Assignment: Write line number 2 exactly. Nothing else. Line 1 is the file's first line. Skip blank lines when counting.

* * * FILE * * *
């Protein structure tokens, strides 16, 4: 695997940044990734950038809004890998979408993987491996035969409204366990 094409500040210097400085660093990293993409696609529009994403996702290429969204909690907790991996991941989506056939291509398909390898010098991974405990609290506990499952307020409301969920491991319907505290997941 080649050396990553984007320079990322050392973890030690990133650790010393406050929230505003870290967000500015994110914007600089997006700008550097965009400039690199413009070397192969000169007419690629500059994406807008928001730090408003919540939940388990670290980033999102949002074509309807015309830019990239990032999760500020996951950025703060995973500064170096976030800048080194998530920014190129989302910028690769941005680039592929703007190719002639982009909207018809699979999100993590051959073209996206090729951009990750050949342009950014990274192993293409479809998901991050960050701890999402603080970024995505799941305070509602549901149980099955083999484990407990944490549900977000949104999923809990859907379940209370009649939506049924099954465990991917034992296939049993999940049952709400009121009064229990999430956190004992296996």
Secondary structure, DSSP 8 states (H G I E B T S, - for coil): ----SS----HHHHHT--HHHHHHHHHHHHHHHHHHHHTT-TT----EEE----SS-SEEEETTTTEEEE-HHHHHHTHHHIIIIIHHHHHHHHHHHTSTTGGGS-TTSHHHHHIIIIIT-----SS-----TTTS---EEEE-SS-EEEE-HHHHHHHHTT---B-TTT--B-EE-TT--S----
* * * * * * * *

Secondary structure, DSSP 8 states (H G I E B T S, - for coil): ----SS----HHHHHT--HHHHHHHHHHHHHHHHHHHHTT-TT----EEE----SS-SEEEETTTTEEEE-HHHHHHTHHHIIIIIHHHHHHHHHHHTSTTGGGS-TTSHHHHHIIIIIT-----SS-----TTTS---EEEE-SS-EEEE-HHHHHHHHTT---B-TTT--B-EE-TT--S----